The UJC is providing more self-determination to major donors within our philanthropic system who seek direct and personal involvement with the applications of their gifts. Consequently, the overseas needs assessment process is creating a system whereby in addition to significant allocations provided for core services, other contributions will be set aside for elective projects. This is one way that we are responding to donors’ needs for greater self-selection while protecting the genius of the unrestricted campaign that has evolved during the past century, a system that continues to be particularly impressive.

UJC is also committed to being certain, within our political governance line, that we respond quickly and creatively with programs and services that are being requested by our owners, the Federations. Our basic programmatic objectives are being focused on by our “pillar” committees: Jewish Renaissance and Renewal, Israel and Overseas, Campaign and Financial Resource Development, and Human Services and Public Policy. In each of these programmatic areas, we are attracting the highest caliber and the most creative professionals and volunteer leaders to form partnerships to move quickly to respond to 21st- century needs. To paraphrase Dr. Beryl Geber, we are in the business of leveraging the best that our “multifaceted Jewish community” has to offer.

UJC shares Michael Hammer’s observation that, in this type of a situation, top lay and professional management needs to have the vision and the confidence to make major changes boldly, quickly, and efficiently. That is the commitment of the UJC’s leadership. Within the business management line, the UJC is already creating a more cost-effective entity. We have reduced the overhead by approximately $3.5 million through the merger of the back office operations of the three previous organizations. Our new budget, which goes into effect by July 1, will affect other significant economies.

Our mandate calls for UJC to quickly and decisively reposition itself in spiritual, programmatic, and cultural ways. This will include changes in North American Jewish Federations’ relationships with the Jewish Agency, the Joint Distribution Committee, and other organizations that operate in North America, internationally and within Israel.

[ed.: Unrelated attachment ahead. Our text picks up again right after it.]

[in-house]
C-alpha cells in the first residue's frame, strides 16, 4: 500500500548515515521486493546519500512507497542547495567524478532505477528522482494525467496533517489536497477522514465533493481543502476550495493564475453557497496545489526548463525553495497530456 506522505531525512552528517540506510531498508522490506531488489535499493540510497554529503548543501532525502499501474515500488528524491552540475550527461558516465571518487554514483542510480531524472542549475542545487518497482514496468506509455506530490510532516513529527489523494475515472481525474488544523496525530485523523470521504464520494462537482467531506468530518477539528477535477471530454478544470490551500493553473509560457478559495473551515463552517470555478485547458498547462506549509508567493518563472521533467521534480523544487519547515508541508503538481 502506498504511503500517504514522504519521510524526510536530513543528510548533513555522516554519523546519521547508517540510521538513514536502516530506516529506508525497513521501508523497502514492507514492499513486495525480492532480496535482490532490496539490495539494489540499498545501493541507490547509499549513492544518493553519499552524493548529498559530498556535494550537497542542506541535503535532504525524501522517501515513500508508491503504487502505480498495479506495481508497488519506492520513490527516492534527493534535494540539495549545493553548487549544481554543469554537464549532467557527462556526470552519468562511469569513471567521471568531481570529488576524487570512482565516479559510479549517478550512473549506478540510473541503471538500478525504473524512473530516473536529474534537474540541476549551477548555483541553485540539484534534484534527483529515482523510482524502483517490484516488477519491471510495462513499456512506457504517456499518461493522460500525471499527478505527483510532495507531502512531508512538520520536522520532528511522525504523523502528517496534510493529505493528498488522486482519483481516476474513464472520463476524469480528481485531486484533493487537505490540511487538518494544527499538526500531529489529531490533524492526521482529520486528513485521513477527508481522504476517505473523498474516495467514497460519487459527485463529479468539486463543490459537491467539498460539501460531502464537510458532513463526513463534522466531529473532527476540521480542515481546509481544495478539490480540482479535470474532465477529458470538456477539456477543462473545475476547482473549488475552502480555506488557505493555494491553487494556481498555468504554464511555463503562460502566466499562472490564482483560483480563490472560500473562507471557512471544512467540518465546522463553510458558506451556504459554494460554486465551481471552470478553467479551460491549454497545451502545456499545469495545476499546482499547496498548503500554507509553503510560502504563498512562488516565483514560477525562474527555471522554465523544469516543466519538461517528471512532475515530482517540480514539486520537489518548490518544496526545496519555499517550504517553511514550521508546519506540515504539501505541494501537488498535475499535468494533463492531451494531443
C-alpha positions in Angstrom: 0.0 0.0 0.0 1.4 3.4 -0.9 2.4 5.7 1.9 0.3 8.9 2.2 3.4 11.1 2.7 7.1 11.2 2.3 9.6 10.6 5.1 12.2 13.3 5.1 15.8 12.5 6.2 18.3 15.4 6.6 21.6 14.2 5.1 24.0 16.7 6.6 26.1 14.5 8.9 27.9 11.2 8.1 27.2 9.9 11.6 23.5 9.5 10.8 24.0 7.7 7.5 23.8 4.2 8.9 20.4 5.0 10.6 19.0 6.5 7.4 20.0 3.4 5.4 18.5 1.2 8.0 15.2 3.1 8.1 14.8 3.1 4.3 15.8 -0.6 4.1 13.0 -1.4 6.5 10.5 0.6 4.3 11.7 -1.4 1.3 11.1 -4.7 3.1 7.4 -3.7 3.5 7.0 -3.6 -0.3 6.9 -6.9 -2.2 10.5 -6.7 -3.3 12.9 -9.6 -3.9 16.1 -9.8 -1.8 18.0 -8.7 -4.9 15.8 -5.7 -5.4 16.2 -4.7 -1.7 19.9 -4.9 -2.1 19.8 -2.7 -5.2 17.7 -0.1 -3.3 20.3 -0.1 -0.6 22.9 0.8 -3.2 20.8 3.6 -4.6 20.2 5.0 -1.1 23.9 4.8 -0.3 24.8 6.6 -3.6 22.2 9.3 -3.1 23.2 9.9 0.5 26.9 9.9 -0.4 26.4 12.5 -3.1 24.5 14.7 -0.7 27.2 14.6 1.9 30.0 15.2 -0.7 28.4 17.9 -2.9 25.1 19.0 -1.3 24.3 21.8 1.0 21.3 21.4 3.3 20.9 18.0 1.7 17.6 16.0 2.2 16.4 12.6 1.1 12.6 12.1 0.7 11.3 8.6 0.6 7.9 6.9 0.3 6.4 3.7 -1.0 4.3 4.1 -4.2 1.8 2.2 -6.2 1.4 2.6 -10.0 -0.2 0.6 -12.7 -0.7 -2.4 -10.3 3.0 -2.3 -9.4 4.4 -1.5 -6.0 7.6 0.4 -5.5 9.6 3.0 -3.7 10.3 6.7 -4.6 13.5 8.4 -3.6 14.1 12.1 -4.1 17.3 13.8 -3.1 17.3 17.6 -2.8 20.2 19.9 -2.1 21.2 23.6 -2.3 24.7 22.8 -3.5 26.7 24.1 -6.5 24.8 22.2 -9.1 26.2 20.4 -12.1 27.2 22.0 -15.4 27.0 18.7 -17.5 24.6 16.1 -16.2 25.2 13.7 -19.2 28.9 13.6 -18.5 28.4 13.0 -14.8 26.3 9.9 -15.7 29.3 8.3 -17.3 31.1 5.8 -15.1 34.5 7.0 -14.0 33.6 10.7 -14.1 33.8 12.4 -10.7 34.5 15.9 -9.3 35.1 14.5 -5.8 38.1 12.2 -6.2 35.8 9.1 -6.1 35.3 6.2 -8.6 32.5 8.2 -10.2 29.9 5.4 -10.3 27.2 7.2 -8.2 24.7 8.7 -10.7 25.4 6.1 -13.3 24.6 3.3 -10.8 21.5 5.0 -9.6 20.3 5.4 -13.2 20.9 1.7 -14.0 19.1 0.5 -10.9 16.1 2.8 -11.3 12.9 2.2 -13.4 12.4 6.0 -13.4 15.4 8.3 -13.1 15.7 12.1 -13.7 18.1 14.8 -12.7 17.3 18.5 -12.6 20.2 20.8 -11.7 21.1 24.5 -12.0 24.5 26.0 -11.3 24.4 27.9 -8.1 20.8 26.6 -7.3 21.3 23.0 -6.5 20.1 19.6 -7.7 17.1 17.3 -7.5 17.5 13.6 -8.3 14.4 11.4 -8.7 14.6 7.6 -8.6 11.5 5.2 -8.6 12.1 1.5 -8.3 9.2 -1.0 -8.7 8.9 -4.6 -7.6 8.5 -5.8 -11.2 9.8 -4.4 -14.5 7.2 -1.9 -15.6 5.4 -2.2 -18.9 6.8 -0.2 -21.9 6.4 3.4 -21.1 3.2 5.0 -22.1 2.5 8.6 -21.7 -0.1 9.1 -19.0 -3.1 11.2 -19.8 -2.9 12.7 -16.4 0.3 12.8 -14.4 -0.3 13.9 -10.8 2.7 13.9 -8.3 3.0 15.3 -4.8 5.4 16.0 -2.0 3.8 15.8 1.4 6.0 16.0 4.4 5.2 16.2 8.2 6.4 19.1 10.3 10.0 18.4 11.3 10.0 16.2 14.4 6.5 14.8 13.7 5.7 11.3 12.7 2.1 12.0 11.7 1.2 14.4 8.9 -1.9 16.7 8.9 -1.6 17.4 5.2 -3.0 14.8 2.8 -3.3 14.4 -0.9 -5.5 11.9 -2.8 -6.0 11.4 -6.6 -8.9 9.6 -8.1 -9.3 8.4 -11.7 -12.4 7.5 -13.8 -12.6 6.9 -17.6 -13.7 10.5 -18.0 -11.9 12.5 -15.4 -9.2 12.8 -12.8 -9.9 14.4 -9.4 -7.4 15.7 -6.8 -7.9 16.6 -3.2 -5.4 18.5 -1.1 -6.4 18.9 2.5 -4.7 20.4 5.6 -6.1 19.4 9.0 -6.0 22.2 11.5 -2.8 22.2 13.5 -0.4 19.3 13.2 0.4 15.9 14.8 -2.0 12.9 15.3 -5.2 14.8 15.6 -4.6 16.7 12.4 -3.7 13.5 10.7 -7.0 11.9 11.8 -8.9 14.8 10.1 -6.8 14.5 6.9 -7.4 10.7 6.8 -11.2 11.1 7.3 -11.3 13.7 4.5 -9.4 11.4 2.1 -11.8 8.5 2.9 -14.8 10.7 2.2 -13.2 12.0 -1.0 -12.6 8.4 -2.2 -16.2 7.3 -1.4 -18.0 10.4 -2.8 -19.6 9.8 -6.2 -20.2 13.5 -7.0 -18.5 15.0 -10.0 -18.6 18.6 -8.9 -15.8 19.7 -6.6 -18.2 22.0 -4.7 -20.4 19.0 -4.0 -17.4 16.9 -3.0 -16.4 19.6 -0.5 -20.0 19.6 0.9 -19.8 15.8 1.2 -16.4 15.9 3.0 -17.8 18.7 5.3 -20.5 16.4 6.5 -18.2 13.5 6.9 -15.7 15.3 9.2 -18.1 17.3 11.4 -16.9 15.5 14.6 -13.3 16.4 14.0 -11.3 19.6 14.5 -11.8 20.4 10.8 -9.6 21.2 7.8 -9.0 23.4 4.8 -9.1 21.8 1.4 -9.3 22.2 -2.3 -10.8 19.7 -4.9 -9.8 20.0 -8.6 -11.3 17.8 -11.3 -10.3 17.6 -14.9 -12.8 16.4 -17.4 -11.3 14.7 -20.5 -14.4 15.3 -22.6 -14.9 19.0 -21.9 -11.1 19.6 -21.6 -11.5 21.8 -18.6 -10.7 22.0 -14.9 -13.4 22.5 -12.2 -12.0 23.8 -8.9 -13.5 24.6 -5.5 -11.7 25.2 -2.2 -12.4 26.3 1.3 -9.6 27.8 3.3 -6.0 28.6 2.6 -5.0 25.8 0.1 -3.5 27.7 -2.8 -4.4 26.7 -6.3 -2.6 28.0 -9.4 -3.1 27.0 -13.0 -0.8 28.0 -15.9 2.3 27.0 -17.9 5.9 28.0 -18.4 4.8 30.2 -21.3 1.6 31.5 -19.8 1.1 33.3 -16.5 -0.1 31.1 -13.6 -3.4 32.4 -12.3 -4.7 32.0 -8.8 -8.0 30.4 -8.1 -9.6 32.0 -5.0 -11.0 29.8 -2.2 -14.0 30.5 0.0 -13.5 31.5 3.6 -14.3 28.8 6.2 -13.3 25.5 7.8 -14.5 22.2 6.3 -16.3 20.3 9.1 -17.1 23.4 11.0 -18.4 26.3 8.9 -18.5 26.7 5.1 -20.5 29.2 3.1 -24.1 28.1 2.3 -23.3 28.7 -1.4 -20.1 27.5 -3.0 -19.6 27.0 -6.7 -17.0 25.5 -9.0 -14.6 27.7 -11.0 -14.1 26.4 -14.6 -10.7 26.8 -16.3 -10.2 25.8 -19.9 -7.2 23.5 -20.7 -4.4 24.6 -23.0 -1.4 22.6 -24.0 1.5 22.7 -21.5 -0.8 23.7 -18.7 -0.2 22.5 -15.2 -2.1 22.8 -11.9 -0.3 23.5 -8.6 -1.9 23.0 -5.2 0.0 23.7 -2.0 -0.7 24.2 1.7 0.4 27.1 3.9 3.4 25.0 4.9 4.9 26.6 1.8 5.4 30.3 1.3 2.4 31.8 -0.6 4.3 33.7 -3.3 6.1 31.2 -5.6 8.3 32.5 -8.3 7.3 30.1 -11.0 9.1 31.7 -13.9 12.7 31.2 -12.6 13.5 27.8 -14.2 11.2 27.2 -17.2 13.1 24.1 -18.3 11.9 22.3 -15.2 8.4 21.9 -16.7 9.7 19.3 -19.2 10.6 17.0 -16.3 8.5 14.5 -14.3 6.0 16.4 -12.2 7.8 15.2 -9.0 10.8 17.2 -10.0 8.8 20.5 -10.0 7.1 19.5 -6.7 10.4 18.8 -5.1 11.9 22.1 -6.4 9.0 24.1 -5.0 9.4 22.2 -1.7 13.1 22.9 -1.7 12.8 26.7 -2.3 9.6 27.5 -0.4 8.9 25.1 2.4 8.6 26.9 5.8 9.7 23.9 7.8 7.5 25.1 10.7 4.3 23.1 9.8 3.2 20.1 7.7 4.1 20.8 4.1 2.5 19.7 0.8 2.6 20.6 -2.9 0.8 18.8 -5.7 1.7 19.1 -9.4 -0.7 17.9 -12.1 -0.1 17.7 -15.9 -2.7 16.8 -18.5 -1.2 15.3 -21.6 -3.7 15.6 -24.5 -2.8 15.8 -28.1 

In committing to and carrying out our collective responsibility, we are gratified to find that, during the first nine months of UJC’s existence, we have found the passion and the resources to reinvigorate the spirit of the Jewish people. We recognize that we face unprecedented and daunting complexities in achieving our objectives and in making our dream a reality. However, we are increasingly optimistic that we have the vision, the volunteer and professional leadership, and the support of the Federations to reposition the Federation system in a significant way as we move forward in the 21st century.

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Stephen D. Solender is President and Chief Executive Officer of United Jewish Communities. He has spent his professional career in Jewish communal service, including several years as the Executive Vice President of UJA-Federation of New York, a period in Switzerland with the American Jewish Joint Distribution Committee, and in Baltimore with the Associated Jewish Charities & Welfare Fund.